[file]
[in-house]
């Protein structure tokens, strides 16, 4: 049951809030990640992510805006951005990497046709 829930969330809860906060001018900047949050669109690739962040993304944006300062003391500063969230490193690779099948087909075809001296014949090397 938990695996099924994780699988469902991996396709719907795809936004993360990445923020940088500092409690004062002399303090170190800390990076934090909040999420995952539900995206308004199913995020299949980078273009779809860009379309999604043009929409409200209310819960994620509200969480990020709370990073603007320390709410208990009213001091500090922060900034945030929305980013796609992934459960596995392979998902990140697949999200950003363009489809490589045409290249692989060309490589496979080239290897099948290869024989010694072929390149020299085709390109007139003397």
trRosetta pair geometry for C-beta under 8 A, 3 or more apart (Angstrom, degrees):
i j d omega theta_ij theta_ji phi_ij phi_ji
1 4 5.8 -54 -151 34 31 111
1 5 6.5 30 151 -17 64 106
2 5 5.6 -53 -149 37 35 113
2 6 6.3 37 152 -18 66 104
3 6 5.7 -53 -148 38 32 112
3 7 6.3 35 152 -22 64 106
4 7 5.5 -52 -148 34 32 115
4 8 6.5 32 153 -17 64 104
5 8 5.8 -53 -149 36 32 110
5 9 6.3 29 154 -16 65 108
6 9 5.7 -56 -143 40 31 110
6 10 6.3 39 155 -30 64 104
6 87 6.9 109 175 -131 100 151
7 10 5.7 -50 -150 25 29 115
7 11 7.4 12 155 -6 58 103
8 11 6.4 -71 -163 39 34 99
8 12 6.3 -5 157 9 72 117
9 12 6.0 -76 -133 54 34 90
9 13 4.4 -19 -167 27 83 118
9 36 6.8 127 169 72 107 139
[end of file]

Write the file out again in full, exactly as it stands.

[in-house]
């Protein structure tokens, strides 16, 4: 049951809030990640992510805006951005990497046709 829930969330809860906060001018900047949050669109690739962040993304944006300062003391500063969230490193690779099948087909075809001296014949090397 938990695996099924994780699988469902991996396709719907795809936004993360990445923020940088500092409690004062002399303090170190800390990076934090909040999420995952539900995206308004199913995020299949980078273009779809860009379309999604043009929409409200209310819960994620509200969480990020709370990073603007320390709410208990009213001091500090922060900034945030929305980013796609992934459960596995392979998902990140697949999200950003363009489809490589045409290249692989060309490589496979080239290897099948290869024989010694072929390149020299085709390109007139003397």
trRosetta pair geometry for C-beta under 8 A, 3 or more apart (Angstrom, degrees):
i j d omega theta_ij theta_ji phi_ij phi_ji
1 4 5.8 -54 -151 34 31 111
1 5 6.5 30 151 -17 64 106
2 5 5.6 -53 -149 37 35 113
2 6 6.3 37 152 -18 66 104
3 6 5.7 -53 -148 38 32 112
3 7 6.3 35 152 -22 64 106
4 7 5.5 -52 -148 34 32 115
4 8 6.5 32 153 -17 64 104
5 8 5.8 -53 -149 36 32 110
5 9 6.3 29 154 -16 65 108
6 9 5.7 -56 -143 40 31 110
6 10 6.3 39 155 -30 64 104
6 87 6.9 109 175 -131 100 151
7 10 5.7 -50 -150 25 29 115
7 11 7.4 12 155 -6 58 103
8 11 6.4 -71 -163 39 34 99
8 12 6.3 -5 157 9 72 117
9 12 6.0 -76 -133 54 34 90
9 13 4.4 -19 -167 27 83 118
9 36 6.8 127 169 72 107 139